If working practices change, and NARS has and will continue to campaign for it, then racing will become an incredibly attractive industry in which to work in.
How has lockdown and the coronavirus pandemic altered the work of NARS?
When the first lockdown was announced, the three other staff diligently worked from home but I went into the office every single day for twelve weeks. We needed to be able to answer the phones; at times all four lines were ringing at once. I also needed to be able to continue following up on current issues and cases. Of course, the information we needed to get out to the staff changed almost daily, if not hourly at times. We logged more calls, emails and social media posts and queries in those three months than in any other three-month period of our history. Furlough and dismissals were the most common queries. When I look back at those twelve weeks, I liken it to crossing a frozen lake: I’m on the other side now but I wonder how I made it across without the ice breaking and me crashing through to my demise. It makes me shudder.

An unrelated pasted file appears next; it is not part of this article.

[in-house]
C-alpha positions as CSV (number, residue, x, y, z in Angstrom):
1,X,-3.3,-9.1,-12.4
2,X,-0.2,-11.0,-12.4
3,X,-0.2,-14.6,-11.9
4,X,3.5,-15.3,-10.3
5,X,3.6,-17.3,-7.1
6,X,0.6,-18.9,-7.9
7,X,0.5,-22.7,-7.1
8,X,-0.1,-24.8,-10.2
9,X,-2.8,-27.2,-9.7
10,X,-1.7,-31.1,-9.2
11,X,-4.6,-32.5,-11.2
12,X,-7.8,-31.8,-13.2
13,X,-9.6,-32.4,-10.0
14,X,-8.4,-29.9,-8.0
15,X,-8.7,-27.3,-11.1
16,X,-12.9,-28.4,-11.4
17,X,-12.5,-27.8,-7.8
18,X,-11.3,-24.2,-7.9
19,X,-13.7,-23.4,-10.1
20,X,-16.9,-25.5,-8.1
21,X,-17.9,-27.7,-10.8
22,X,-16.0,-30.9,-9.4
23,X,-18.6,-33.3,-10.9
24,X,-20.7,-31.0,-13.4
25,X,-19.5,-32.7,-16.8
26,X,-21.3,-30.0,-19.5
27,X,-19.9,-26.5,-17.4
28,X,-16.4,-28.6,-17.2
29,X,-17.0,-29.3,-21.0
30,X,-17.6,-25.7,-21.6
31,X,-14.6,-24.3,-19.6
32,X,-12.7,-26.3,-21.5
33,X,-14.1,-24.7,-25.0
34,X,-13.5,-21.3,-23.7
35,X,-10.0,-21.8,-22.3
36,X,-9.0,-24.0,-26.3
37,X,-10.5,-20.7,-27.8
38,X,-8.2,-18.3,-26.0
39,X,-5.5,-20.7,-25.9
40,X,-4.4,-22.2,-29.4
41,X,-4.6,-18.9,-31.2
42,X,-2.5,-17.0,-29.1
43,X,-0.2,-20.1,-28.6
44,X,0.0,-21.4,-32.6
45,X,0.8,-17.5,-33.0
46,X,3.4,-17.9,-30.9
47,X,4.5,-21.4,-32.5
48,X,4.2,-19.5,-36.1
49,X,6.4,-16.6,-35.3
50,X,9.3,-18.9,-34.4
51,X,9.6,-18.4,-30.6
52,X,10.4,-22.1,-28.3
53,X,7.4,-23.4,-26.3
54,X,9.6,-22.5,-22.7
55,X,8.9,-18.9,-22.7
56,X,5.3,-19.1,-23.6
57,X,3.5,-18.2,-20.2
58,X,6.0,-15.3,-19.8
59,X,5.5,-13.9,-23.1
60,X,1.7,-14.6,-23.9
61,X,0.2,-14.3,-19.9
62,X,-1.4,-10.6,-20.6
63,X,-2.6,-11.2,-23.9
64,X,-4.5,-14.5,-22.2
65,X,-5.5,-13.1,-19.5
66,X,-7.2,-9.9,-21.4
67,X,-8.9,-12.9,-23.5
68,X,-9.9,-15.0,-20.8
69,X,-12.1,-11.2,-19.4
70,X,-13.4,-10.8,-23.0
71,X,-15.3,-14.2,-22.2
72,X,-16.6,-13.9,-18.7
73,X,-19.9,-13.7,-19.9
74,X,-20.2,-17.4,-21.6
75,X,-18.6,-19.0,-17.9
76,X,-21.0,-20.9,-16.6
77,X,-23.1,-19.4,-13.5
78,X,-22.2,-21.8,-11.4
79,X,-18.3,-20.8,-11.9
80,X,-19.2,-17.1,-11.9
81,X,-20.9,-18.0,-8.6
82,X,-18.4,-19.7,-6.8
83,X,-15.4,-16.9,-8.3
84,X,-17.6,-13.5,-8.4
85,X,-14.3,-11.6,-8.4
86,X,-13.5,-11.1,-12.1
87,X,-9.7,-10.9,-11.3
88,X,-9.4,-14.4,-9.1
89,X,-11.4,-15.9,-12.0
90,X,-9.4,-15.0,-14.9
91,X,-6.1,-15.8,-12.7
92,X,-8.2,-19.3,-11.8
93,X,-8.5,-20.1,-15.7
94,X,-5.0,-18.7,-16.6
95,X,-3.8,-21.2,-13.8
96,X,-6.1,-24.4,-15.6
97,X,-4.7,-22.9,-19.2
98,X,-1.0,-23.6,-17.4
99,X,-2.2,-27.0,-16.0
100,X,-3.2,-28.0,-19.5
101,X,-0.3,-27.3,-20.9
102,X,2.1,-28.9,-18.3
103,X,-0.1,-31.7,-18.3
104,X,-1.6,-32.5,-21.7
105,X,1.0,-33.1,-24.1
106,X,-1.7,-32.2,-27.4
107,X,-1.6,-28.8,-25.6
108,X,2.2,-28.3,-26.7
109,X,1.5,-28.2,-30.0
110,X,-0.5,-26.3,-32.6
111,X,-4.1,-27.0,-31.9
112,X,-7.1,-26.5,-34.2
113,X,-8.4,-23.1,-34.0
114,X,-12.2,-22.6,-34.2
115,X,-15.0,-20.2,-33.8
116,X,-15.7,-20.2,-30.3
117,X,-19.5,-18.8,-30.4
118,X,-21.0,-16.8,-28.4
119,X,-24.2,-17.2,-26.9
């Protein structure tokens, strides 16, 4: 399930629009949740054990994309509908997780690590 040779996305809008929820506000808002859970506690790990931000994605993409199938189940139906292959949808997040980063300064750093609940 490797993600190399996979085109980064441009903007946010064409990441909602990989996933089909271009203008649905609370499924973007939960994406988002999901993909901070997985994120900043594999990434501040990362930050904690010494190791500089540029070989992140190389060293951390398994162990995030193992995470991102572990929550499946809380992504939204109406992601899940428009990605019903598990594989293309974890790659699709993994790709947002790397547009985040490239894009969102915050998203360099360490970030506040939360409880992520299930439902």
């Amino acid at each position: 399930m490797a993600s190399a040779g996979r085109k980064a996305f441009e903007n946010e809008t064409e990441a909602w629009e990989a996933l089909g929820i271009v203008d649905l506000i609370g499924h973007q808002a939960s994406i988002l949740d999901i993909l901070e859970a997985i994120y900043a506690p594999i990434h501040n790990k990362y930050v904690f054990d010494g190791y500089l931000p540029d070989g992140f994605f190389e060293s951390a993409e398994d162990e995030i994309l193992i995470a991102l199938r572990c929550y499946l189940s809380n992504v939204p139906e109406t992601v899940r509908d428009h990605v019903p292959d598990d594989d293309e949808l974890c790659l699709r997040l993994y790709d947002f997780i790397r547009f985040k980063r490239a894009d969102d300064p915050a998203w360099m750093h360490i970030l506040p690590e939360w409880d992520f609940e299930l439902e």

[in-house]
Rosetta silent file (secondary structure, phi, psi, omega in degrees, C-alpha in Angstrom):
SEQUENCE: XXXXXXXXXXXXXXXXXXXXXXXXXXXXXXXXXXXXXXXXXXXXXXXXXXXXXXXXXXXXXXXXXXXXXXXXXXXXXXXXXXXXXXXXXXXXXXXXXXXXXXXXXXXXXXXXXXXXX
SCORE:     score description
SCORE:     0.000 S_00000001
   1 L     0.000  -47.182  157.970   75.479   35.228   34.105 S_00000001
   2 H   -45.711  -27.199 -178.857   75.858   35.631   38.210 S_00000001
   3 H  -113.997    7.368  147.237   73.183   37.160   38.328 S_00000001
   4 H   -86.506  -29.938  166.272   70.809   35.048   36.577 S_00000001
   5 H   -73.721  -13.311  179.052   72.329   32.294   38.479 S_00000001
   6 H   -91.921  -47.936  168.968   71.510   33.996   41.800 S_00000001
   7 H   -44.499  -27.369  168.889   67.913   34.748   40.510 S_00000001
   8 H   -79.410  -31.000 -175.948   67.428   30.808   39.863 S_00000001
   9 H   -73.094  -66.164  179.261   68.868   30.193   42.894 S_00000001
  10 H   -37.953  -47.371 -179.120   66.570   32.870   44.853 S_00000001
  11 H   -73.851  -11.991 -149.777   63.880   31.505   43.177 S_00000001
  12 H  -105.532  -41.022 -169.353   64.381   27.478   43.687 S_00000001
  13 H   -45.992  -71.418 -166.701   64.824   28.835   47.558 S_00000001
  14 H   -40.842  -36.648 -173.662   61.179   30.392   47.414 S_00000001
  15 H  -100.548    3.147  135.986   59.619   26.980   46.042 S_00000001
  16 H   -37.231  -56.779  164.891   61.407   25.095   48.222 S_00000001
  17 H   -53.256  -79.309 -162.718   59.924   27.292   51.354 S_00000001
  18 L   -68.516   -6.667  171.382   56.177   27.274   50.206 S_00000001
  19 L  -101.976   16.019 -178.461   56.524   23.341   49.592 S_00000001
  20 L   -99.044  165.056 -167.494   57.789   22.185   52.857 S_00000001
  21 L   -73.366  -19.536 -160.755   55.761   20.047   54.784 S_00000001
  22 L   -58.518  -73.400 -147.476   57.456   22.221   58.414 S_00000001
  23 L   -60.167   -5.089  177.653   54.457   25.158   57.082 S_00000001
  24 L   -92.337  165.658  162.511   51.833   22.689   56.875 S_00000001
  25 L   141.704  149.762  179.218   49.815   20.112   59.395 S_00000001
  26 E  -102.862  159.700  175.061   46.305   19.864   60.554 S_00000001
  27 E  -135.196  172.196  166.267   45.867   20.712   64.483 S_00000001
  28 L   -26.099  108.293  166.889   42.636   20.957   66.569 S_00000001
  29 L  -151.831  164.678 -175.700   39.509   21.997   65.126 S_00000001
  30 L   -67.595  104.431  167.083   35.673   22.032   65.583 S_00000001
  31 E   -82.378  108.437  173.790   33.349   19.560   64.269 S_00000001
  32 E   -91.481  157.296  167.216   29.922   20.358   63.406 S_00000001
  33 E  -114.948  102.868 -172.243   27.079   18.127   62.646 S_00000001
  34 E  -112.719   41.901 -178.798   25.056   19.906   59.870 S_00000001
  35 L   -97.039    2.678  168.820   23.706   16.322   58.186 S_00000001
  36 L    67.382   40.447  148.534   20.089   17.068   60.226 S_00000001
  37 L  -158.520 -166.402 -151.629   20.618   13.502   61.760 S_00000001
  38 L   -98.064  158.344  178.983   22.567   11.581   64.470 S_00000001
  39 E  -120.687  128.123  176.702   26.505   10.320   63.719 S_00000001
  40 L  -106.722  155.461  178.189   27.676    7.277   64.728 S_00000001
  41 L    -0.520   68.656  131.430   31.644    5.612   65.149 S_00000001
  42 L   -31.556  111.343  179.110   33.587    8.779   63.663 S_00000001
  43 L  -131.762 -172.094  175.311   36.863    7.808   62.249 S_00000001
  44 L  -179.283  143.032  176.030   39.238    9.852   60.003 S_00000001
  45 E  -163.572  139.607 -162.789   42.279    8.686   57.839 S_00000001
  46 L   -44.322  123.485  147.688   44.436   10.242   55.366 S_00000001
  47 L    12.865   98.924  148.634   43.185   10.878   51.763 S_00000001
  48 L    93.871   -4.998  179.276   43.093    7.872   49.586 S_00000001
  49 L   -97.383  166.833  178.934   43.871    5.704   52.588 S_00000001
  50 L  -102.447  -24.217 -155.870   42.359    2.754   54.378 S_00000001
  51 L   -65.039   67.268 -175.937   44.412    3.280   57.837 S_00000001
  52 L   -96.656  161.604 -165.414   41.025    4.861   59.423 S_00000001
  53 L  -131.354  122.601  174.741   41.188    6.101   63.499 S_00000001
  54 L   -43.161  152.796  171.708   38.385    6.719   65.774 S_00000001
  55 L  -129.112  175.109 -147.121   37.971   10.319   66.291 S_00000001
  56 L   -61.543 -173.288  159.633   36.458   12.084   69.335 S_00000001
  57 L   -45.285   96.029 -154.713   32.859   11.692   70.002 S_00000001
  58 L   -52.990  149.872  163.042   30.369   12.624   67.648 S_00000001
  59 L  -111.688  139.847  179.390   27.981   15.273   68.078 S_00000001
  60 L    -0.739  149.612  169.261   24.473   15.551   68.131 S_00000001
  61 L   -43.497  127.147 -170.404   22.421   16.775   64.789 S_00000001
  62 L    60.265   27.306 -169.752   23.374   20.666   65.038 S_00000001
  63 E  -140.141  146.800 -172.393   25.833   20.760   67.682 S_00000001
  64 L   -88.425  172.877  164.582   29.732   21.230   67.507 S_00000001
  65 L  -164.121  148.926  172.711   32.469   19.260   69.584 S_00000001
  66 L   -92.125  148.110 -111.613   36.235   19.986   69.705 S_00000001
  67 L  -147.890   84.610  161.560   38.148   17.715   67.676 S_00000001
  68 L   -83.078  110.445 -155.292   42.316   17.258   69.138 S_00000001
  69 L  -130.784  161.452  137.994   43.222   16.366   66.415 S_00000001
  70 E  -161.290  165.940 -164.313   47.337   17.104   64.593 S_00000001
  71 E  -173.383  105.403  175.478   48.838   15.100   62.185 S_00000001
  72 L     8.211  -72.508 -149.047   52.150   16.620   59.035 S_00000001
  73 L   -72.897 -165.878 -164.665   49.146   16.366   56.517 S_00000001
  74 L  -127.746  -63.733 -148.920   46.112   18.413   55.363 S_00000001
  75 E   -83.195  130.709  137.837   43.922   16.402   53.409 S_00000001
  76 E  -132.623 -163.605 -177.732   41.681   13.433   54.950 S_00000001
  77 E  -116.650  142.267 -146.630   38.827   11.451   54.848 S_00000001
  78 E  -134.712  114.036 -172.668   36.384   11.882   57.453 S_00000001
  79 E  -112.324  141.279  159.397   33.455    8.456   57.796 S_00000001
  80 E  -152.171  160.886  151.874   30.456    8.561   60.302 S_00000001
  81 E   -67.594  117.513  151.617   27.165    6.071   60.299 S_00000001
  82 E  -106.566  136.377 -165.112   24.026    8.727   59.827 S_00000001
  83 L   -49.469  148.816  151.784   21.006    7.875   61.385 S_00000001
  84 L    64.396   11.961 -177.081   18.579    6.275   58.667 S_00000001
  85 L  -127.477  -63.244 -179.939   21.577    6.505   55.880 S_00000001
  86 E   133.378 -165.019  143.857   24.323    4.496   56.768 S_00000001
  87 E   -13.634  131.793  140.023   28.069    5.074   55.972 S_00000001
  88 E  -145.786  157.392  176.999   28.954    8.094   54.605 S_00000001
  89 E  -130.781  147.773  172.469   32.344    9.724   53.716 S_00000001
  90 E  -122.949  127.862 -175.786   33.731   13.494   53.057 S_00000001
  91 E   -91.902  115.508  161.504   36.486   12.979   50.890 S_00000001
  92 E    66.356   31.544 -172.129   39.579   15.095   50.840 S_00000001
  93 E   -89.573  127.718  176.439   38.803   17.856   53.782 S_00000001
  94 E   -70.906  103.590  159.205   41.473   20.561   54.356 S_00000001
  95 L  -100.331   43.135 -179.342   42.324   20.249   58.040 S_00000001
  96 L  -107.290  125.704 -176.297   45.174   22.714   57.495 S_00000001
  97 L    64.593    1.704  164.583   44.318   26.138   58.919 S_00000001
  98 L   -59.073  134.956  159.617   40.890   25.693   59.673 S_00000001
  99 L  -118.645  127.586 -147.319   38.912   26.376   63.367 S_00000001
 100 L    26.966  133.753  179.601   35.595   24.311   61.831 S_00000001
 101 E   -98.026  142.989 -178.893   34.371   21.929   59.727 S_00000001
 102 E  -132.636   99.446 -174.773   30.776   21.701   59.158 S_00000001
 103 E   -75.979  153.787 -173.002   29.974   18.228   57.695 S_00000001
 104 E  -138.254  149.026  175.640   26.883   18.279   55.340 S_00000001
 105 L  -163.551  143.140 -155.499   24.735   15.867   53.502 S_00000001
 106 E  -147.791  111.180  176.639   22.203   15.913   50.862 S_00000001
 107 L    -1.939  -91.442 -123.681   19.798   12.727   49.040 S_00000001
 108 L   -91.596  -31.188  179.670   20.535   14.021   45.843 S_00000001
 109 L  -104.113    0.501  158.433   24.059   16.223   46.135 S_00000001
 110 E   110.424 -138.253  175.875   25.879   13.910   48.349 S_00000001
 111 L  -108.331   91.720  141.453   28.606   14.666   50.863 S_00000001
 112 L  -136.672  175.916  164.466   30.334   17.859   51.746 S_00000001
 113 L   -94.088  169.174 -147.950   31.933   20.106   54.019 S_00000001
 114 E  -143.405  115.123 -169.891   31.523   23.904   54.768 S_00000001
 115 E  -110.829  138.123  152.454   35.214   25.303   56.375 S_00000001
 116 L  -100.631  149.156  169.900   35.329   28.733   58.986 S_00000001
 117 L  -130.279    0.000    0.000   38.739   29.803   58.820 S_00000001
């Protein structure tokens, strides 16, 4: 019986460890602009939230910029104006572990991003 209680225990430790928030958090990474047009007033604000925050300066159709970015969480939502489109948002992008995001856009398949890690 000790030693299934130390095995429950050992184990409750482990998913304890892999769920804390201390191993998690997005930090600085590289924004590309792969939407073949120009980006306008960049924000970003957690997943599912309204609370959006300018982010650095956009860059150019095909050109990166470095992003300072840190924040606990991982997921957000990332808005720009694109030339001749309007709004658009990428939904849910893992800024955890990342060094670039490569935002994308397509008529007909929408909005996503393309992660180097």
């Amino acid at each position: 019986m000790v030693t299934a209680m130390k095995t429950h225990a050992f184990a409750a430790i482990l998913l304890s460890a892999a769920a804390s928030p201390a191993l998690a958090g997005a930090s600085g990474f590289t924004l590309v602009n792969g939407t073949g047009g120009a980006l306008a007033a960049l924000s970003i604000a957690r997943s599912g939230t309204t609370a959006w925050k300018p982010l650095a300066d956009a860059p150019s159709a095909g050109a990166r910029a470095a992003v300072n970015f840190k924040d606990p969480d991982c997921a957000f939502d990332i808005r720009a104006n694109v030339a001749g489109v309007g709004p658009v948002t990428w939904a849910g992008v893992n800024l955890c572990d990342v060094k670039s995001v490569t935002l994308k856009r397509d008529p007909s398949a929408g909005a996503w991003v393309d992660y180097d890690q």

Describe your role in the Godolphin Stud and Stable Staff Awards:
NARS actually had a special merit award but the format changed and it was dropped. However, it was decided that NARS should be on the judging panel. It is such a special opportunity for the staff and the only one of its kind. It should be noted that the trainers have nothing like it and the jockeys have to pay for their own tables and hotel rooms at the Lester’s. It is one area where racing staff definitely come top of the pile in how we are recognised and rewarded
What’s your favourite meal?
An Indian or good steak
What’s your favourite drink?
Water is God’s own drink, anyone who has tasted it will tell you that, but I like a cold glass of white wine at the end of the day.
Where’s your favourite holiday destination?
Cuba, but not Havana, down south where it’s totally unspoilt, it’s like going back in time.
What’s your favourite music?
Neil Diamond and Ed Sheeran.
I love reading absolutely anything and I’m known to enjoy a round of golf!